Pesto Party Basil

Releasing a wonderful aroma every time you brush past, this basil variety is tailor-made for pesto lovers! Plants produce lots of branches, each bearing loads of leaves with sweet basil flavor. Perfect for pots, Pesto Party is also late-flowering for longer harvests – and more pesto! Be sure to wait to plant until all danger of frost is past, as basil requires warm weather to thrive. Trim often for best results.

Tolerates downy mildew.

  • Type Warm season annual
  • Planting time After last spring frost
  • Features Late bolting, with fragrant leaves
  • Light Full sun
  • Soil Fertile, well-drained but moist
  • Spacing 12 to 18 inches apart
  • Plant size 18 to 24 inches tall
  • Garden use Containers, herbs gardens, vegetable gardens, edible ornamental
  • Culinary use Italian and Asian dishes

Some Bonnie Plants varieties may not be available in your local area, due to different variables in certain regions. Also, if any variety is a limited, regional variety it will be noted on the pertinent variety page.

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At a glance
Nutrition Information

Light requirements: Full sun is ideal, but plants can grow in part shade.

Planting: Space 8 to 18 inches apart, depending on type. (Read the stick tag that comes with the plant for specific spacing recommendations.)

Soil requirements: Plants grow best in rich, moist but well-drained soil with a pH of 6.0 to 7.0. Work organic matter into soil before planting to add fertility and improve moisture retention. In containers, use premium quality potting soil.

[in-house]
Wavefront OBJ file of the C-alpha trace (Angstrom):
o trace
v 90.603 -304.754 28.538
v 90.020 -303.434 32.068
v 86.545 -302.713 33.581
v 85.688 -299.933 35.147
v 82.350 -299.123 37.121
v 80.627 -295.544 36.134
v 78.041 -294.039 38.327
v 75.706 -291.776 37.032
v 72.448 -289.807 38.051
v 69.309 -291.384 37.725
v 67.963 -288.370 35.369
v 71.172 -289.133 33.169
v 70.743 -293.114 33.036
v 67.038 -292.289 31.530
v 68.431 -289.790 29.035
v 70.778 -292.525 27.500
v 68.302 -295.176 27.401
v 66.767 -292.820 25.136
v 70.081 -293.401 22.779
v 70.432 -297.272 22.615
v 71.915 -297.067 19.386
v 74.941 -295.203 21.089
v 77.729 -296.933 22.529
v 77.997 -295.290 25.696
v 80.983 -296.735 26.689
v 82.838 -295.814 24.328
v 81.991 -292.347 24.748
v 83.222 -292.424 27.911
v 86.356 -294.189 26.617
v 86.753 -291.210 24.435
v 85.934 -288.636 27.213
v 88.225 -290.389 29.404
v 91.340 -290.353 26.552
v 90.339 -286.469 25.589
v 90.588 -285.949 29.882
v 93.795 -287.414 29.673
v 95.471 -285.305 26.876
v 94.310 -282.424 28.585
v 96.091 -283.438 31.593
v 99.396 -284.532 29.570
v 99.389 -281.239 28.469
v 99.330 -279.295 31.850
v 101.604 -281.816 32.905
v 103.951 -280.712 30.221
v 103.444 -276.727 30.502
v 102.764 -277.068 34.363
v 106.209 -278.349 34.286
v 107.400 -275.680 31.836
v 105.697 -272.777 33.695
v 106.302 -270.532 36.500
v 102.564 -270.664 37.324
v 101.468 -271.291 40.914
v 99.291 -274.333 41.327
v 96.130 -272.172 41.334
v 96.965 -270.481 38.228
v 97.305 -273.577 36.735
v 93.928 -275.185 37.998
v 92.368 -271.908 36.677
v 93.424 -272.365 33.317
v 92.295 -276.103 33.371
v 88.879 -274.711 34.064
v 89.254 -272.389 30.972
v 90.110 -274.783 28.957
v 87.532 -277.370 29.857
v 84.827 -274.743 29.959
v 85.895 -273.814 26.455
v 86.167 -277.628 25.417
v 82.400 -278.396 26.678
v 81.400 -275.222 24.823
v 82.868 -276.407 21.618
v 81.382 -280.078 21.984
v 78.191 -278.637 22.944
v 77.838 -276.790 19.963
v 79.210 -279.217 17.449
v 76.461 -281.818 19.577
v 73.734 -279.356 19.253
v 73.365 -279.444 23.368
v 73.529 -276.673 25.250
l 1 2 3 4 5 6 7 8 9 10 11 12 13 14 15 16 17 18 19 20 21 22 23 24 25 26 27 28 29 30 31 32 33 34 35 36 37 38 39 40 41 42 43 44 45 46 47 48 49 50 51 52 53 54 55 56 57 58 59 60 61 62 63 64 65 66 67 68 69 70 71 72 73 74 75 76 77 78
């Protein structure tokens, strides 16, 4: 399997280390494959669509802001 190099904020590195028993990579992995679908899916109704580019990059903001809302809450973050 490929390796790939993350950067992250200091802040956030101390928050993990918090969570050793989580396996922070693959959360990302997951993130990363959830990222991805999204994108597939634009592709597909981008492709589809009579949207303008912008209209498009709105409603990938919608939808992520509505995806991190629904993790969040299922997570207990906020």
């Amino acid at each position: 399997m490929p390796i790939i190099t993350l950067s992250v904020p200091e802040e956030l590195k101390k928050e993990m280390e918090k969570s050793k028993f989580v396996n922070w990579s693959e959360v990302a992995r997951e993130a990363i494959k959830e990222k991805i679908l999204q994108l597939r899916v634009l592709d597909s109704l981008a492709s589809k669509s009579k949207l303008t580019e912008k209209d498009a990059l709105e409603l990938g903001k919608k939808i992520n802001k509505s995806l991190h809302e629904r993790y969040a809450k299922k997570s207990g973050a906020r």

Water requirements: Keep soil consistently moist through the growing season. Add a mulch layer to slow water evaporation from soil. In containers, water whenever the top inch of soil is dry.

Frost-fighting plan: Basil is very frost-tender and damaged by temperatures below 40º F. Use a frost blanket to protect newly planted seedlings from late spring frosts or prolong the fall growing season.

Common issues: Pinch flower buds to keep plants from bolting. Once flowers form, leaf flavor changes. Pests to watch out for: aphids, slugs, Japanese beetles, and earwigs. Fungal diseases sometimes occur in humid climates, and root rot is common in poorly drained soil.

Growing tips: Pinch or prune basil plants as they grow to promote branching and bushiness. Never cut into the woody parts of a stem; plants won’t resprout.

Harvesting: Pick leaves at any point in the growing season. Choose individual leaves, or snip leafy stems to the length you desire.

Storage: Cut basil stems and place in water like a fresh bouquet. They’ll last for weeks, provided you remove any leaves below the water line and change water regularly. Never place basil in the refrigerator; the cold air damages leaves. Preserve basil by freezing or in herbal vinegars.

For more information, visit the Basil page in our How to Grow section.

Nutrition Facts

5 leaves, fresh:
  • Calories: 1
  • Carbohydrates: 0g
  • Dietary fiber: 0g
  • Sugars: 0g
  • Protein: 0g
  • Vitamin A: 3% DV
  • Vitamin C: 1%
  • Vitamin K: 13%
  • Vitamin B6: 0%
  • Folate: 0%
  • Potassium: 0%
  • Manganese: 1%

Nutritional Information

Packed with Vitamin K, fresh basil helps with blood clotting and aids in bone strength. Used medicinally for its antioxidants and antibacterial properties, basil oil provides an immune system boost and combats aging and skin ailments. A member of the mint family, basil is native to India, Asia, and Africa, and its sweet aroma often infuses Mediterranean dishes. To maintain flavor and color when cooking with fresh basil, mix in the bright green leaves during the last few minutes. You can also crush the leaves with a mortar and pestle to maximize the herb’s hearty flavor. Basil freezes well; just wash and dry thoroughly before tightly sealing in freezer bags.

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